The Oregon Lottery director said Monday that she plans to rework her controversial proposal to cut bar and tavern owners' video poker compensation.
Director Brenda Rocklin's initial proposal turned out to yield far less revenue for state-funded programs than first estimated, prompting calls from education advocates and others for more drastic reductions in the share of video poker proceeds that bars and taverns are allowed to keep as compensation.
But bars, taverns and restaurants and their trade association used Monday's public hearing to keep up pressure on the lottery's commission to maintain current compensation rates.
Rocklin did not say how much she intended to amend her earlier proposal, which called for the commission rates to fall by 5 percentage points over six years.
Currently, retailers receive 35 percent on the first $200,000 of sales. As net proceeds climb, the rate drops to 30 percent for more than $200,000, 25 percent for more than $400,000 and 20 percent for more than $600,000.
Rocklin's initial proposal called for the rates to fall to 30 percent on the first $200,000, then to 25 percent at $200,000 or more, 20 percent at $400,000 or more and 15 percent at $500,000 or more.
When Rocklin's initial recommendation came out in late February, lottery officials claimed that it dventually would generate an additional $49 million for the state. However, independent analyses by The Register-Guard and Portland economist Joe Cortright both found that it would increase state revenue only by about $26 million a year.
Lottery officials responded by saying their calculations had been based on rough estimates.
Documents obtained by The Register-Guard under the Oregon public records law showed that the lottery had previously considered reducing compensation rates more dramatically than Rocklin's initial proposal.
According to the documents, lottery staff had studied five variations on the tiered approach. The idea was to provide a greater level of income to the smaller operations, but to give the state a larger share of the take from the high-volume contractors.
The five scenarios would have yielded increased revenue to the state ranging from $37.4 million to $64.9 million, according to lottery documents.
Rocklin chose to recommend the one in the middle, which was projected to generate $49 million more.
Portland activist Steve Novick said he was disappointed to learn the lottery's staff had considered but rejected rate changes that would have meant more money for state-funded programs such as education.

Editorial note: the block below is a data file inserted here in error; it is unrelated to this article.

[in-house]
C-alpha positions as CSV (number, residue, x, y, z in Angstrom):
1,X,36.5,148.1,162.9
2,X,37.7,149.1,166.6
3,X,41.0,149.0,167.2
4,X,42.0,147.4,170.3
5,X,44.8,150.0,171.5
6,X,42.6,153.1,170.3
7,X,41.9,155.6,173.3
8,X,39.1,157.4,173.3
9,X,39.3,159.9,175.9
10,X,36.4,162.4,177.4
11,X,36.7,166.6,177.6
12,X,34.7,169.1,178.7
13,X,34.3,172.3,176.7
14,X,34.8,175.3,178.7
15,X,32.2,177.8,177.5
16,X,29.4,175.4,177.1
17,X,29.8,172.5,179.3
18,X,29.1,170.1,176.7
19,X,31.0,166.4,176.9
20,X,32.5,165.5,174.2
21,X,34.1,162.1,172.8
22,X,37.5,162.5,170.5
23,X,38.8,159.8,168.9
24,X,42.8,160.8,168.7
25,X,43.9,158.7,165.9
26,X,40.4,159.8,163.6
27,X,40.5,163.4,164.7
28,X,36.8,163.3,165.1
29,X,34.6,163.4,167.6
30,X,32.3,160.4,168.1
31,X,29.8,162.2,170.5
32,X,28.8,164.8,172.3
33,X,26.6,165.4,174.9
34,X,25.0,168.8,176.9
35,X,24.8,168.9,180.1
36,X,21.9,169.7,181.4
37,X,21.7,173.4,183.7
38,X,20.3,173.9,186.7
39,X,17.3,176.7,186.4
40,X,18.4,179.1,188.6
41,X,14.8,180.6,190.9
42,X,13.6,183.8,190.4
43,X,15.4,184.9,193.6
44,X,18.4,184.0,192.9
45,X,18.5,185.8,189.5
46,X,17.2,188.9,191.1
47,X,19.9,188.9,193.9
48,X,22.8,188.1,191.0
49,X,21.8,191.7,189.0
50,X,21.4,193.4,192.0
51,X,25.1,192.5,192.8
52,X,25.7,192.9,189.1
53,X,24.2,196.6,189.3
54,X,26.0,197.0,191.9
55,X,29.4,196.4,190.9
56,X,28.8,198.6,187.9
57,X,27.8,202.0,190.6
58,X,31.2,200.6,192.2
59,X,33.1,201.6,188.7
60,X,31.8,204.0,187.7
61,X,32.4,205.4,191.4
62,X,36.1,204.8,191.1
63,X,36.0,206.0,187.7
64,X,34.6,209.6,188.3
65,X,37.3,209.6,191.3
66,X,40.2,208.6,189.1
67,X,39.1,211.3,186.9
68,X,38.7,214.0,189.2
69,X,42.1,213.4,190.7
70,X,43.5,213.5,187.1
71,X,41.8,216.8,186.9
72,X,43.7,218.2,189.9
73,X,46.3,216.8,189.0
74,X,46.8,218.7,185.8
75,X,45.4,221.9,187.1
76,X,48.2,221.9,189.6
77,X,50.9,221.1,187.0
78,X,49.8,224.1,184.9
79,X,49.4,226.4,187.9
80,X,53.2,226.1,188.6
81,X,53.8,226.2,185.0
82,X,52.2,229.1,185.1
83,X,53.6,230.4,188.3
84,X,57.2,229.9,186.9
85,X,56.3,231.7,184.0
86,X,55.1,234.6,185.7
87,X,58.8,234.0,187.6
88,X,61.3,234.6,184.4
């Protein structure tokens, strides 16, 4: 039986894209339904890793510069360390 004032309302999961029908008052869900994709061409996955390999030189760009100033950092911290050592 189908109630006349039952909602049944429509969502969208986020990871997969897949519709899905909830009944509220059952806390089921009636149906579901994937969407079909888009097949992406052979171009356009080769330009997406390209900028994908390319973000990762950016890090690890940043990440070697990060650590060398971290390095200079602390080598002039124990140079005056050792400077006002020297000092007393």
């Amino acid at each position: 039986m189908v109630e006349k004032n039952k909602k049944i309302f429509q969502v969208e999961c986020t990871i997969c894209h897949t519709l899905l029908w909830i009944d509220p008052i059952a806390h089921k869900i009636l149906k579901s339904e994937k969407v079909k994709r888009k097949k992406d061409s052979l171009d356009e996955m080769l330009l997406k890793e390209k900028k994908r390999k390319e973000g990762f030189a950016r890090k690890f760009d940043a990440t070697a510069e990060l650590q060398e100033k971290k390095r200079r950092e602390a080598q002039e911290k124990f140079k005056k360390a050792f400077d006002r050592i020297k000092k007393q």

"If they made projections that showed lower rates would bring in more money, why did they not propose those lower rates?" he asked. "Did they make a deliberate decision to disobey the law?"
Both sides of the debate expressed growing frustration with the lottery's approach to balancing its dual mandate under state statute: to ensure that it "maximizes revenue to the state" while also "providing a reasonable rate of return for contractors."
Steve Gilbert, co-owner of Strike City and the Game Day sports bar, both on Highway 99 in Eugene, told lottery commissioners at Monday's public hearing that it was impossible to tell how the agency considered the new compensation proposal to be a "reasonable rate of return."
"What is the formula? What is the powerful factor that causes the reasonable standard to always slide to the benefit of the lottery?" he asked.
With the sluggish down economy, rising insurance and labor costs, and other increasing expenses for video lottery retailers such as himself, Gilbert said it was difficult to see how a reasonable rate of return could be less generous than the current rate.
Asked how she squared her recommendation with the "reasonable rate of return" requirement as well as the "maximizes revenue" dual mandates, Rocklin said it was a difficult balancing act -- especially since video lottery retailers have grown accustomed to their current compensation levels.
Rocklin noted that retailers' average compensation rates started at 35 percent in 1992 and on average have dropped to 32 percent since then. They would gradually drop to about 27 percent under her initial proposal. Their average commissions, currently $74,000, would fall to about $61,000.
"There's this 12-year history," she said adding that if there is a "reasonable rate of return as a certain percentage, I'm not sure you can get there overnight."
Rocklin said she also took into account retailers' warnings of reduced operating hours and other arguments and studies by economists.
"I really tried to factor in all of those things in coming up with what I thought was reasonable," she said.
A report commissioned by the lottery and released last month found that the reasonable rate of return necessary to provide lottery retailers with a 15 percent profit on their out-of-pocket costs came to between $8,000 and $10,000. Currently, the average commission is $74,000 a year for each retailer.
The Oregon Restaurant Association, which criticized that study, issued one of its own on Monday. Its consultant, Growth Strategies Northwest of Lake Oswego, issued an analysis Monday of a survey of 140 video lottery retailers.
Economist Murphy McGrew concluded that if at least 39 percent of retailers reduce operational hours -- something 59 percent of those surveyed indicated would happen -- the state's increased take from lowered compensation rates would more than be offset by a lower volume of sales.